writes, adolescence begins with the onset of puberty and ends
when a person feels ready for sexual reproduction. Emotionally,
adolescence marks the beginning of self-conscious detachment from
parents and ends with the attainment of a separate sense of identity.
Cognitively, adolescence begins with the emergence of more advanced
reasoning abilities, and ends with their consolidation in the
ability to entertain hypotheses, weigh contingent possibilities,
see situations from the perspectives of others, and draw inferences
from available evidence. Interpersonally, to continue Steinberg's
catalog, adolescence deepens a shift in interest from family relations
to peer relations, culminating in a capacity for deeper intimacy
with peers and commitment to a loved one. Socially, adolescence
begins with training for adult work and citizen roles, and ends
with full attainment of adult status and privileges. Educationally,
adolescence begins with entry into junior high school and ends
with a completion of formal schooling. Legally, adolescence begins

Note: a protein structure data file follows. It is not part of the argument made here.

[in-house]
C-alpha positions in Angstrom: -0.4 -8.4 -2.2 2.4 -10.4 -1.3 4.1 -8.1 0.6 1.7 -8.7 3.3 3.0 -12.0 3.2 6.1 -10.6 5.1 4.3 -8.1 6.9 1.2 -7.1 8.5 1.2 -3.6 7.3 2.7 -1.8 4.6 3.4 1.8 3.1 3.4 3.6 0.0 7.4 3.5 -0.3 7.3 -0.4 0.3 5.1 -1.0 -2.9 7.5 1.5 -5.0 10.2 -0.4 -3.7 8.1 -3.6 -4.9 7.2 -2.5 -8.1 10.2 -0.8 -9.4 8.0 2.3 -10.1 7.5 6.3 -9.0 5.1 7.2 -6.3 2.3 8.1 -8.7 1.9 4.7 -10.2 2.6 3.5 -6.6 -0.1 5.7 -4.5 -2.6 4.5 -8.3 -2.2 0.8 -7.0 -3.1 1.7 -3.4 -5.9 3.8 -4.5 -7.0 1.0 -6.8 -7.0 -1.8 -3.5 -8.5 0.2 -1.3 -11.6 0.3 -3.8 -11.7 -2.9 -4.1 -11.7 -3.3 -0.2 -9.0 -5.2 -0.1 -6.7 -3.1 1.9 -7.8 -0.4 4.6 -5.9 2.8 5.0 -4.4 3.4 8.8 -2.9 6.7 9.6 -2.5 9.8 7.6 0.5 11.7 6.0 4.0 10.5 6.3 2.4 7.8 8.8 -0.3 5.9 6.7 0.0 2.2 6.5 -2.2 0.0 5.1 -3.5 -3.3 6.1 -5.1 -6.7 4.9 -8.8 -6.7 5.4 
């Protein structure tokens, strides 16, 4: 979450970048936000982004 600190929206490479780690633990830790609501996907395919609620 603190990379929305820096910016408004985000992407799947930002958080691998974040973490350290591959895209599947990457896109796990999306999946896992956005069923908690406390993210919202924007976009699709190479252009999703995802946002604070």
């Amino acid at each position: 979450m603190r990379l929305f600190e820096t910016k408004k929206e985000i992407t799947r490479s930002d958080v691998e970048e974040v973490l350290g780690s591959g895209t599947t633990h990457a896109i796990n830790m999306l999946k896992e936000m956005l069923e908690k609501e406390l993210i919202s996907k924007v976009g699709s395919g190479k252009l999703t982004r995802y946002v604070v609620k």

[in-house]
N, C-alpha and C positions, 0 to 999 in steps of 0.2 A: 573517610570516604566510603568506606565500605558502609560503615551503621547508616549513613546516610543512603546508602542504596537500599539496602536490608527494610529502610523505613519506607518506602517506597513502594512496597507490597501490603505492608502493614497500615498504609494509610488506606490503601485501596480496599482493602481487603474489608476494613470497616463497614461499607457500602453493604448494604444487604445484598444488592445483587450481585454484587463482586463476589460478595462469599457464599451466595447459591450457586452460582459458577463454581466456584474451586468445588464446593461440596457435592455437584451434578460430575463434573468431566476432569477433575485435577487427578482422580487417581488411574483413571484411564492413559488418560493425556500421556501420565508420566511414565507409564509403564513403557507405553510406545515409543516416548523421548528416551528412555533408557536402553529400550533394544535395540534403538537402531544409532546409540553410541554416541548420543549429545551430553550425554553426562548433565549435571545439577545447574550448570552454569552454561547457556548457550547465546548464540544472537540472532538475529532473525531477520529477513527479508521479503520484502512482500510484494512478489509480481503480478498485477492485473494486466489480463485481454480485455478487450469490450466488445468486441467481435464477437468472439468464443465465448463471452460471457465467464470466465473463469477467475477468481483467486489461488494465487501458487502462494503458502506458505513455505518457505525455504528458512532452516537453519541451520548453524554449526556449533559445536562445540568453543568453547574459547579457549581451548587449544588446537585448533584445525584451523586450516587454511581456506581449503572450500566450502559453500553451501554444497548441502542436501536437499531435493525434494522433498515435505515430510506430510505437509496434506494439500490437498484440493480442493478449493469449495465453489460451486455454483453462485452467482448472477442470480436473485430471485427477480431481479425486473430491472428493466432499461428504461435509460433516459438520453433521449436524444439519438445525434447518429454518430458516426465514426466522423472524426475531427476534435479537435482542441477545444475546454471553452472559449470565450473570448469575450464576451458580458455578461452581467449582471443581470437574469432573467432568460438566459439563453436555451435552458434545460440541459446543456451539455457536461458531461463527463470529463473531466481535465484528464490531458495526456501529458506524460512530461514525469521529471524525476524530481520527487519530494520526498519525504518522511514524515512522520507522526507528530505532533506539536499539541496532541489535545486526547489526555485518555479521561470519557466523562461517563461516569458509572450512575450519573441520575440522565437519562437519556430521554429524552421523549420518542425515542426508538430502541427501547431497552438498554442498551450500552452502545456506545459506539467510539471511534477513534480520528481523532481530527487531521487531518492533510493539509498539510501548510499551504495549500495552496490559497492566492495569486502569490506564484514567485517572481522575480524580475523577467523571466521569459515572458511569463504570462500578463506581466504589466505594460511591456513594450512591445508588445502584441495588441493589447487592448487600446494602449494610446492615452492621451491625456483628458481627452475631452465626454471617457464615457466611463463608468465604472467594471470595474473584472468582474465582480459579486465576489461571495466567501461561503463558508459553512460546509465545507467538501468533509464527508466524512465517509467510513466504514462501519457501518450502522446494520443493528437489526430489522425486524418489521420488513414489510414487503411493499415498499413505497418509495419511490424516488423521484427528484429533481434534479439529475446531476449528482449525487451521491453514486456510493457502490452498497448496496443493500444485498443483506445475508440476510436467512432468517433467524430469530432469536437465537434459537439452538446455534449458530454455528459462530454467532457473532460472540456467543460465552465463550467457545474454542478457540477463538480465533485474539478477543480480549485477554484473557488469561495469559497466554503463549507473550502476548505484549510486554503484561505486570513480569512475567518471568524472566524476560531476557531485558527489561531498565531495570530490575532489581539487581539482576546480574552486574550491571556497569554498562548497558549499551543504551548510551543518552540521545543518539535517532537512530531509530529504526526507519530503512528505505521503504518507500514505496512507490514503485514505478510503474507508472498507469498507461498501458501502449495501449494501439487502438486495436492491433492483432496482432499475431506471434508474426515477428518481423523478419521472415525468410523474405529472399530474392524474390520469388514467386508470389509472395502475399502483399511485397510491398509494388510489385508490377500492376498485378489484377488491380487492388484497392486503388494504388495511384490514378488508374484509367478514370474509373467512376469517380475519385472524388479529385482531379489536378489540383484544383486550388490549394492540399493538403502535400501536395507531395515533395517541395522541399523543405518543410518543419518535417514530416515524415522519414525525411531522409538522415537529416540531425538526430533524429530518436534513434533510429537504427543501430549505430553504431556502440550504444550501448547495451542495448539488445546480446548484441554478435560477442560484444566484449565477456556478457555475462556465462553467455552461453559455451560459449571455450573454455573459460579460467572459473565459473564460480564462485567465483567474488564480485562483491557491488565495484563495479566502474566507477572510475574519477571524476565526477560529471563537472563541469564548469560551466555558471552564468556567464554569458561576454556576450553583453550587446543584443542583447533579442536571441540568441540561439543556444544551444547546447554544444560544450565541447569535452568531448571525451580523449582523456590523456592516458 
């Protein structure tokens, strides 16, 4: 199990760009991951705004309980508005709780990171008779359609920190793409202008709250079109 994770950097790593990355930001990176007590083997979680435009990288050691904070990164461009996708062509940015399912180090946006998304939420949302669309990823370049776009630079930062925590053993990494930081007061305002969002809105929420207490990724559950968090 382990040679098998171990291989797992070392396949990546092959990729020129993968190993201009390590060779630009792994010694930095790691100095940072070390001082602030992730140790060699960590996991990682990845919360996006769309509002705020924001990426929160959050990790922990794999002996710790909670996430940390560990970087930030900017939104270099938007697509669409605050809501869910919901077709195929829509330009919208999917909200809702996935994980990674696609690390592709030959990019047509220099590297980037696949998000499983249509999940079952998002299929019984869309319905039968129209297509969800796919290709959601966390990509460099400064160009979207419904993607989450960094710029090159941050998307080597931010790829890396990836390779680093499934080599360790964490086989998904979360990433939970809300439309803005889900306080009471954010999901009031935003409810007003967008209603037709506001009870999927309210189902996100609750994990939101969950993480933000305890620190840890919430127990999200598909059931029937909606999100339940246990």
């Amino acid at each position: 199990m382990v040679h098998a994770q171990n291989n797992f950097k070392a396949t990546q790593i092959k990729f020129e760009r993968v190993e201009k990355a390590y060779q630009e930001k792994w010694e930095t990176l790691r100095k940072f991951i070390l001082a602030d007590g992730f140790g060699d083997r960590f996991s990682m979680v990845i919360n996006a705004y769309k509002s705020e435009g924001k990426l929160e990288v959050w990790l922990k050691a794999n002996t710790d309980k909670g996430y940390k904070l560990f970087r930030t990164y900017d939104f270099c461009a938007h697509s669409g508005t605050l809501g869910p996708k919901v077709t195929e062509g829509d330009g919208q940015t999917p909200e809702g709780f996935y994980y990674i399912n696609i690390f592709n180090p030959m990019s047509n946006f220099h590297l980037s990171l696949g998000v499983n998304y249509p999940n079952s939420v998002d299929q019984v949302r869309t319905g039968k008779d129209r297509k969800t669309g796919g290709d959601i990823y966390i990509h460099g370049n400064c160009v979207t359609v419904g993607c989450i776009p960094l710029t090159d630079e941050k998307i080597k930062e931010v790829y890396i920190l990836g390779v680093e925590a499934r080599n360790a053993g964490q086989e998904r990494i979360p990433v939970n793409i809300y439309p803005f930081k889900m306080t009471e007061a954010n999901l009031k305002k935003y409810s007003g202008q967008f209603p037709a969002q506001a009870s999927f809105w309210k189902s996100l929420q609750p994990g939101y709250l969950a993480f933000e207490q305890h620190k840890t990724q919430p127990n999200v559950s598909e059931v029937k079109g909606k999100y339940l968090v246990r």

with the attainment of juvenile status and ends with the attainment
of majority status. Culturally, adolescence begins in some societies
with training for a ceremonial rite of passage and ends with admission
to adulthood upon completion of the rite.
There is pertinent
information in each of these definitions, but none is sufficient
by itself to define adolescence. Biologically, for example, a
boy is capable of performing his role in reproduction long before
we are ready to say that he has completed his adolescent tasks.
Again, a boy may have quite fully shifted his frame of reference
from family relations to peer intimacy as a teenager, but we might
still judge him to have left other tasks of adolescence incomplete.
As we know, many boys reach the age of legal majority without
fulfilling all of the tasks of adolescence.
Perhaps we could define
adolescence as an interrelated and overlapping set of processes.
They dont begin at exactly the same age for every boy, and
they certainly dont end at the same age. One can say of
many boys in the midstream. of adolescence: 'He's fifteen years
old-going on sixteen most days, on twenty some days, on ten other
days.' Since there is so much individual variation in the onset
and resolution of the several processes that constitute adolescence,
neat formulas tied to age can't be offered for parental guidance
and reassurance. What can be done is to describe the signs of
each process; then each boy has to be read by his parents, teachers,
and other caregivers to see where he stands day by day, month
by month, year by year.
If a thirteen-year-old